Japanese mayo has a cult following: here's why. Plus, where to buy it and an easy hack for getting started making it at home.
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Homemade japanese fast food okonomiyaki cabbage pancake decorated by spring onion, pickled ginger, mayo sauce on ceramic plate
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When it comes to American mayo, people are divided. There are those who embrace it and those who are more meh on mayo, whether it's Hellman's or Duke's. But when it comes to Japanese mayo, folks tend to be united. There are mostly fans, and by fans we mean a cult following full of chefs, foodies and, well, Japan. What makes this mayonnaise in a squeezy bottle so special? Below we break down what Japanese mayo tastes like and how it's different from its American counterpart. Plus, we give you an easy recipe hack on how to make Japanese mayo at home, and we lay out whether it's healthy for you or not.

What Is Japanese Mayo?

Japanese mayo was created in the 1920s by Toichiro Nakashima, who was inspired by the mayonnaise he encountered in the United States. By 1925, Nakashima perfected his recipe and launched Kewpie Mayonnaise, or Kewpie for short, in Japan. Since then, the product has become a staple ingredient in Japanese cuisine.

Today, there are many different companies that make Japanese mayo; however, Kewpie remains the most popular. In fact, Kewpie's dominance in the Japanese mayo market is so great that the two terms are often used synonymously.

Japanese Mayo vs. American Mayo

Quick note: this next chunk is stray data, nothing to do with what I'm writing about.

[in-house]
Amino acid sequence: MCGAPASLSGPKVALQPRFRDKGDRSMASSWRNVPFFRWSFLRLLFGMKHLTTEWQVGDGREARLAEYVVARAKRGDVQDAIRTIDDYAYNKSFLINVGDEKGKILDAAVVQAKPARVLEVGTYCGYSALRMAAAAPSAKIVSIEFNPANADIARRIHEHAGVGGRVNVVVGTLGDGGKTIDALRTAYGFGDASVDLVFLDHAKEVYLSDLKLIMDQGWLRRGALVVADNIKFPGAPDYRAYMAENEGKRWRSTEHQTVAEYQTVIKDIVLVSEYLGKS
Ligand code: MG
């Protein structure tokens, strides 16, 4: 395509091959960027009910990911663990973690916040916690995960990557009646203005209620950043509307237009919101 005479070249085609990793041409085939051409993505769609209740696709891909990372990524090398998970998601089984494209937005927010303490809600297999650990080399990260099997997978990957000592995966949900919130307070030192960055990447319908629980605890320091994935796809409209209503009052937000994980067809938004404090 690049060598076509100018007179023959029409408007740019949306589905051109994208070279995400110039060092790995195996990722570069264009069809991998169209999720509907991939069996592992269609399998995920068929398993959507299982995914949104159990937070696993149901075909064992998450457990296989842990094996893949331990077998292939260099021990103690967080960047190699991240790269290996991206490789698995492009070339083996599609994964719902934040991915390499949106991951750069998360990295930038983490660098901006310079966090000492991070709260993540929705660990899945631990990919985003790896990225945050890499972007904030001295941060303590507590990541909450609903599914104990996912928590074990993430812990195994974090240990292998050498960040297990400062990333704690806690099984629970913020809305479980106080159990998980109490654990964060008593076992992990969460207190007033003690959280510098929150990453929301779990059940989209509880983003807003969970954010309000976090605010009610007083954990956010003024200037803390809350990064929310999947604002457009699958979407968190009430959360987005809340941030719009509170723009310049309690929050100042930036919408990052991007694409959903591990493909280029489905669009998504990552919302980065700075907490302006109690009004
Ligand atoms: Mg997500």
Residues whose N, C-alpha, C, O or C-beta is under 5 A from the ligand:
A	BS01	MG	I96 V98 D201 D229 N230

When it comes to ingredients, the differences between Japanese and American mayos may not seem significant. But, the sum of their respective ingredient lists results in two products that are related but different in terms of taste and texture. Generally (everyone's palate will register mayonnaise differently), Japanese mayo is a soft golden color with a creamy yet light mouthfeel. It tastes both tangy and sweet and has savory, eggy undertones. American mayo is an off-white hue with a thick and slightly gel-like creaminess. It is tangy, leaning almost sour, and salty. Some people may catch a subtle aroma of eggs.

The key difference between the two mayonnaises is that Japanese mayo is made with egg yolks only, while American mayo typically includes whole eggs. Using only egg yolks results in a mayonnaise that's richer and more custard-like in texture and gives Japanese mayo its characteristic golden glow. The extra protein from the egg yolks also means there are more amino acids, which is what gives Japanese mayo that distinct egg-y flavor profile.

While American mayo is made with distilled vinegar, which is a higher-acid vinegar, Japanese mayo is made with vinegars such as rice vinegar or apple-cider vinegar, which naturally contain some sugar and are lower in acid. This is the reason why Japanese mayo is both tangy and sweet.

Lastly (and maybe most importantly), commercially produced Japanese mayo includes monosodium glutamate, or MSG. It's the not-so-secret, secret ingredient that brings that distinct umami undertone to Japanese mayo.

What to Eat with Japanese Mayo